> Please see http://en.flossmanuals.net/Ardour/EditModes for a very
> lucid explanation of the edit and cursor modes.  The edit mode labels
> I might agree about; the cursor mode labels, on the other hand, I find
> very intuitive, and second nature by now.

Why are there no hyperlinks to the lucid explanation on the buttons, or
the toolbar they are situated on?  Where is the point in funneling that
off to the web where it might be unavailable due to connectivity, and
not corresponding with the currently running version of Ardour?

How do you ensure integrity between documentation and installed version
if the documentation is offline and not synchronized to the installed

>> GUIs are good at offering discoverability, and this should not
>> lightly be thrown away.
> Ardour is, at least in my experience, the most intuitive professional
> level DAW out there.

Just because others are worse does not mean one should not strive to be
as good as possible.

> But, at the same time, look at your initial post's rather extreme
> negativity, and, if you were the developer or had been a user of the
> program for some time, what would your reaction have been?

I've been software author as well.  You get annoyed at the whiners, and
at explaining to them the technical limitations and rationale causing
their problem, and why it is not your fault.  After a few dozen
iterations, it gets tiresome, and you work some magic that makes the
reports go away, even though they were full of unrealistic and naive
expectations.  A few days later, you get something along the line "ah,
that's better now, but wouldn't it be nice if".

Annoying as hell.  But after a few years of finally caving in, you have
to admit that part of what makes your application so great and popular
is giving in to all those stupid, annoying and unknowledgeable people
rather than explaining to them why they are stupid, annoying and

>> If Ardour offers me to quit without saving changes, it _is_ wrong if
>> it does not quit without saving changes.
> That I would agree with; especially since some changes cannot be
> undone.  I've noticed that, too, but, honestly, it is not an annoyance
> to me, I just know to expect it.  It's certainly something I wouldn't
> want Paul or another developer to waste time on when more important
> things are to be done; if a developer wants to scratch that itch,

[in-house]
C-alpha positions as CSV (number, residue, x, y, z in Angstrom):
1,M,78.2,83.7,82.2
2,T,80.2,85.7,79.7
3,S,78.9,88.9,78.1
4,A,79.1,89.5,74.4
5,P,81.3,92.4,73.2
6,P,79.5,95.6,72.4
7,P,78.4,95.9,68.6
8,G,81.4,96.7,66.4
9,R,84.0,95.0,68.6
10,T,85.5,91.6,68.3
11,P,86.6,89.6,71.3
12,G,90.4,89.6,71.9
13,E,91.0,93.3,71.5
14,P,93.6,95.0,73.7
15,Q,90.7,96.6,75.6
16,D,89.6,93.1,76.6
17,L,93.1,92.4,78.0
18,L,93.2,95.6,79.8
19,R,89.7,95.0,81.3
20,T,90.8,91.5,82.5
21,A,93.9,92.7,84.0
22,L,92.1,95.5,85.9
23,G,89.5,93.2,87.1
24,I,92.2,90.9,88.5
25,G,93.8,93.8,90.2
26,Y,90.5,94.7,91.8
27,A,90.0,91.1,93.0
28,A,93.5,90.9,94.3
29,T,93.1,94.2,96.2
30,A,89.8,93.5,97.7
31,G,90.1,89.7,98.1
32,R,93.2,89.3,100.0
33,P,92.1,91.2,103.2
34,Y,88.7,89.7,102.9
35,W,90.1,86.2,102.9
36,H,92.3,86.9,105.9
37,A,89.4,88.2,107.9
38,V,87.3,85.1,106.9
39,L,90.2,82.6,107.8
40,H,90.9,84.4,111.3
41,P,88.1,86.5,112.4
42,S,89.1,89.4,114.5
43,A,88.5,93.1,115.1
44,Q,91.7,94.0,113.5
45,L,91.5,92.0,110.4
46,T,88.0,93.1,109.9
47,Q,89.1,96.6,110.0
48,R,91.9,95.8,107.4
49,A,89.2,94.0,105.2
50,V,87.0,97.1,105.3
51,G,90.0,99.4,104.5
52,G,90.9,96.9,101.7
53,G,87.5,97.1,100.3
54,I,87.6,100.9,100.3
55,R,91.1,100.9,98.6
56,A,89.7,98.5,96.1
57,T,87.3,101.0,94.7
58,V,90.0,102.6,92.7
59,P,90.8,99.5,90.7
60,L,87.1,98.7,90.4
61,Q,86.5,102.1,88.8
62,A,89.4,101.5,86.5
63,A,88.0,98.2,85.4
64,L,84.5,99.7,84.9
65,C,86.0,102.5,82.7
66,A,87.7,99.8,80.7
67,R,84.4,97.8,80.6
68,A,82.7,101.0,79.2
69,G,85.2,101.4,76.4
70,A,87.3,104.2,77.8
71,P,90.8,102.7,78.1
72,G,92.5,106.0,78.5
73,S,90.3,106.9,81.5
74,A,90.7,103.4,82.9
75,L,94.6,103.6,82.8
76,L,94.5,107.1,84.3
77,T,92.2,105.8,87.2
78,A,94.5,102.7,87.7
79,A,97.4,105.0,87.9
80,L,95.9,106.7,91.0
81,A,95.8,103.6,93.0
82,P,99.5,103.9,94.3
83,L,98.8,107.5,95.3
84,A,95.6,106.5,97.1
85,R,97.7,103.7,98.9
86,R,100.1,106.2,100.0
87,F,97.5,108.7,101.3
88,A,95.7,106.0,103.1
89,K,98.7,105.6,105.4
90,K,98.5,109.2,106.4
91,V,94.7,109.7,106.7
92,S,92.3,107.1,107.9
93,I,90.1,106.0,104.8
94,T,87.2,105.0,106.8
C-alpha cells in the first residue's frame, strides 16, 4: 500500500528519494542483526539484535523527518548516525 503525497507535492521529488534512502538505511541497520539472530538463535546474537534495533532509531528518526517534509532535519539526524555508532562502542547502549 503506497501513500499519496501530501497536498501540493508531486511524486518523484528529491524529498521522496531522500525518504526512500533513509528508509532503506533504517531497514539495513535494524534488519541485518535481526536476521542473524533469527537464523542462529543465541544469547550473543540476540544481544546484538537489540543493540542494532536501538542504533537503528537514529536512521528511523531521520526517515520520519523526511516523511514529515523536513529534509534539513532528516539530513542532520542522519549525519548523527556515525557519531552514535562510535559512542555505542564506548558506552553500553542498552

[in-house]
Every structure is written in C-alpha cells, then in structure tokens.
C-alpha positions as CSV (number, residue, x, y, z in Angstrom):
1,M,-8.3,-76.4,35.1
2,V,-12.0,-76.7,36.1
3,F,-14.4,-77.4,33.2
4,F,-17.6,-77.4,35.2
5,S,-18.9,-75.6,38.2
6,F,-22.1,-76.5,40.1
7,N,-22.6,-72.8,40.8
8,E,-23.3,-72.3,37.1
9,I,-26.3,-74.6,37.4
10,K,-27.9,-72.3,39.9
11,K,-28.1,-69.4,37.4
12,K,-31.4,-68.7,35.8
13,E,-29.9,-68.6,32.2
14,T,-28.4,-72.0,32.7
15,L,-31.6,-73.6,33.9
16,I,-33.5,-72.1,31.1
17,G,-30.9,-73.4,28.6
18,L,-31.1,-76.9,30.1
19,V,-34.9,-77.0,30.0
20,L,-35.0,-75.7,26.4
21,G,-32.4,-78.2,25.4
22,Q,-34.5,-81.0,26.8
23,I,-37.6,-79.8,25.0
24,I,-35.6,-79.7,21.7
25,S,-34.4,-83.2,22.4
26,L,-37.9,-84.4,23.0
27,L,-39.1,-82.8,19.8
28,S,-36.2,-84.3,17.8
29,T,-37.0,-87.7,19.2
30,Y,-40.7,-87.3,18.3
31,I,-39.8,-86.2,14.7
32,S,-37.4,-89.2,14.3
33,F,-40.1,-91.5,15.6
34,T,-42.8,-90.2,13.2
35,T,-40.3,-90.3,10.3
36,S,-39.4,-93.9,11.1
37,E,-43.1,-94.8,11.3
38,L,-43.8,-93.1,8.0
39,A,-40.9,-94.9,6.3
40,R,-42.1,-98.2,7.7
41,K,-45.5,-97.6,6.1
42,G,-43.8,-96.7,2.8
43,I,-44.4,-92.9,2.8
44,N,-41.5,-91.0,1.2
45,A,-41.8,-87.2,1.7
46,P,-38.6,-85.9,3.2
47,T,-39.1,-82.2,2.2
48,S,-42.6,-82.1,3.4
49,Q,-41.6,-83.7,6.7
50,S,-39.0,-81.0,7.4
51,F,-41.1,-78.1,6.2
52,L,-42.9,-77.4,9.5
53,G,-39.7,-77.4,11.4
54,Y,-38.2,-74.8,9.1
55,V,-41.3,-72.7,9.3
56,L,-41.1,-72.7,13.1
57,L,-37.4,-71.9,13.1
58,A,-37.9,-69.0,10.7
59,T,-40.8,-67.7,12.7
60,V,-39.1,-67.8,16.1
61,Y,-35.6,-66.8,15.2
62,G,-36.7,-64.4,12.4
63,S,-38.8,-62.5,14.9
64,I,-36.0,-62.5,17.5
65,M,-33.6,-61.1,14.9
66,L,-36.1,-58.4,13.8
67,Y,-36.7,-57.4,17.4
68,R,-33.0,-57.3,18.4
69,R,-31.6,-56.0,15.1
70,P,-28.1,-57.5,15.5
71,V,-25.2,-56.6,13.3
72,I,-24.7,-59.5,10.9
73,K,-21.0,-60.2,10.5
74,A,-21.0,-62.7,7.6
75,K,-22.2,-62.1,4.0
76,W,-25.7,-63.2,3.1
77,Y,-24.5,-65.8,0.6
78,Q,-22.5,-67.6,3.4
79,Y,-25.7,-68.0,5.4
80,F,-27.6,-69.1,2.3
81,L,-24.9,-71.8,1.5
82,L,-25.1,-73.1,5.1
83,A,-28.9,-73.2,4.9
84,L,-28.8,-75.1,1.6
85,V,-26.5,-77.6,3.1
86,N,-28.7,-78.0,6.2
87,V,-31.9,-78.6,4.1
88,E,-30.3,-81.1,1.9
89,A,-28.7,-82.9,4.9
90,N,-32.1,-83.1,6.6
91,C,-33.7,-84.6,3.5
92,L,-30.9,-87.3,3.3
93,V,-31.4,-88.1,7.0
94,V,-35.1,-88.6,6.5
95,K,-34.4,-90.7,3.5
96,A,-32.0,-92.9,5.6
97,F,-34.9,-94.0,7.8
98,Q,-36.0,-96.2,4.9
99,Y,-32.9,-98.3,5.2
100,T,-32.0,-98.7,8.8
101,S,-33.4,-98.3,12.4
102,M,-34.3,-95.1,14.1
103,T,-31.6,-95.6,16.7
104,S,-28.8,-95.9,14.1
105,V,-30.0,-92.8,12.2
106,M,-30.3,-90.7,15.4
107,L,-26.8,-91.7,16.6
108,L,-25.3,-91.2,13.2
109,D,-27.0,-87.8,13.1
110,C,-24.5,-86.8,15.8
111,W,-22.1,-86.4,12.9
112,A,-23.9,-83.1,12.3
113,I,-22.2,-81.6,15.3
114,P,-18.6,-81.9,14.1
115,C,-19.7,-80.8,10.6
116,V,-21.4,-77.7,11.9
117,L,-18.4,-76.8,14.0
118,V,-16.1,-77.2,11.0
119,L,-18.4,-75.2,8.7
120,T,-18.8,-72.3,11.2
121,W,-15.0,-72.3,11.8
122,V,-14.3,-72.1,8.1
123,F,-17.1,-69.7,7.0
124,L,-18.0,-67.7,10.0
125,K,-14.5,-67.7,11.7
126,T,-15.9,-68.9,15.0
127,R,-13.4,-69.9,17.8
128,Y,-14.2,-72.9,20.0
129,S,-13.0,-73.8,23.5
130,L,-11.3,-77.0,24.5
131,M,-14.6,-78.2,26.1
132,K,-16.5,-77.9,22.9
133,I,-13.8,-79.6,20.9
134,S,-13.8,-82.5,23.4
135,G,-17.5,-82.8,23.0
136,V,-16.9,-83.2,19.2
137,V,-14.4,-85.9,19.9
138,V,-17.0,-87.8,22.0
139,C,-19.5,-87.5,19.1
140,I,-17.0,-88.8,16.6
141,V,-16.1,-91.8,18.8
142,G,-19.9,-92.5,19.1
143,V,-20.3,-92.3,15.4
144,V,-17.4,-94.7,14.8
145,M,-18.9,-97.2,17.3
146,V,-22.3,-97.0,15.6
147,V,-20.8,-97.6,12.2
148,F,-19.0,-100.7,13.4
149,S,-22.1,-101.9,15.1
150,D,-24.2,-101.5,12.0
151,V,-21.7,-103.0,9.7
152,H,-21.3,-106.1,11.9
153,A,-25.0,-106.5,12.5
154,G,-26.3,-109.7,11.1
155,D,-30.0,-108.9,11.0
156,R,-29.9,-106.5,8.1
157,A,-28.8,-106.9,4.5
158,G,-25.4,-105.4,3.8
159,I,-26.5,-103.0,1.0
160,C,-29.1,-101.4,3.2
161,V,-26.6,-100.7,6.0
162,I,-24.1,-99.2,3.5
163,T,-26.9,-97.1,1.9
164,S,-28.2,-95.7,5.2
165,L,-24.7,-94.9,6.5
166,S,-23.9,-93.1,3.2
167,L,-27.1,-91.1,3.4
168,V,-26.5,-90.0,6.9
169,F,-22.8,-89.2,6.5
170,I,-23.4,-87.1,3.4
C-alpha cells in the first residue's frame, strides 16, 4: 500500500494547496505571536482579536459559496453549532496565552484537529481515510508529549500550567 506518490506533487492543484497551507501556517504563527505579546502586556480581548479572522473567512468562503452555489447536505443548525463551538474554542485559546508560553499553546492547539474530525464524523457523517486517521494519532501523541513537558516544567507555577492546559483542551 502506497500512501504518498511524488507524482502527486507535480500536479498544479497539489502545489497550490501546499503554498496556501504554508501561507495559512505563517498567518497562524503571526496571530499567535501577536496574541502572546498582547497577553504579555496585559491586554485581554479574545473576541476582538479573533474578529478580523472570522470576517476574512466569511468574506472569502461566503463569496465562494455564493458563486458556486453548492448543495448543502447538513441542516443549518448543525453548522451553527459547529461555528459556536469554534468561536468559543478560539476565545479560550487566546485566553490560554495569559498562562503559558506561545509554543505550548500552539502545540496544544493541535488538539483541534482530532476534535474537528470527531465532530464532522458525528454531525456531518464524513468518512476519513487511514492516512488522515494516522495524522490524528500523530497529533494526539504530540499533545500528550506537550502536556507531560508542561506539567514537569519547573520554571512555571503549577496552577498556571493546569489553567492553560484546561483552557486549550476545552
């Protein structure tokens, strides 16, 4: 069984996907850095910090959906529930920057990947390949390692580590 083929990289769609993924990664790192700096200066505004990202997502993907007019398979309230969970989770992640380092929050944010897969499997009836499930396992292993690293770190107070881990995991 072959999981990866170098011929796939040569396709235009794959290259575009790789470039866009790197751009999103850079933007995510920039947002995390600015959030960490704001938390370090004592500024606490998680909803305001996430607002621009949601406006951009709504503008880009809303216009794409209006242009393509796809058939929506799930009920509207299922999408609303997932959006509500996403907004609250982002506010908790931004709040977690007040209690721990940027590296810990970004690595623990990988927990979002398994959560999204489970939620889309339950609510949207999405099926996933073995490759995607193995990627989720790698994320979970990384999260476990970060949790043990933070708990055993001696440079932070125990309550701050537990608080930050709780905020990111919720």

> well, I'm sure Paul would accept (or at least look at) a patch.

That's dandy.  "You are an idiot if you expected otherwise, since DAWs
are complex things" isn't.

> Having a 'package' session rather than the current large folder
> structure might be a nice thing; but, then again, that's what ZIP
> files were designed for.  And it's not hard to delete a whole
> directory tree in virtually any Linux dist; just treat the whole tree
> as if it were one file (much like .app directory trees are treated on
> Mac OS X).

Huh?  "rm" does not delete non-empty directories without further
options.  Sure, if you are using Emacs as your directory manager...

> Please take time to take a look at the FLOSS manual (
> http://en.flossmanuals.net/ardour/ ) because Ardour does do things
> differently; understand that its way of doing things does actually
> work for the majority of its users (including me), and that it has
> been in development for ten years (which means that major
> architectural changes, especially stability-robbing ones, aren't
> likely.  That being said, Ardour 3 is a fairly major change, and I
> look forward to trying it out one day....hopefully sooner rather than
> later, just haven't had time to compile it and run it much yet.....)

Sanitizing the GUI does not typically involve changes in the

> This isn't intended to call you an idiot;

An "idiot" is an old Greek term meaning "acting as a private person"
rather than in an official function.

So if I get some developers to find "if I were an idiot, I'd know ways
to improve Ardour", that's a good start.

Considering usability, if you feel unable to be an idiot yourself, it
may be a good idea to have access to a few ones.  And I decided to give
early feedback, as long as I manage to be almost completely idiotic.

David Kastrup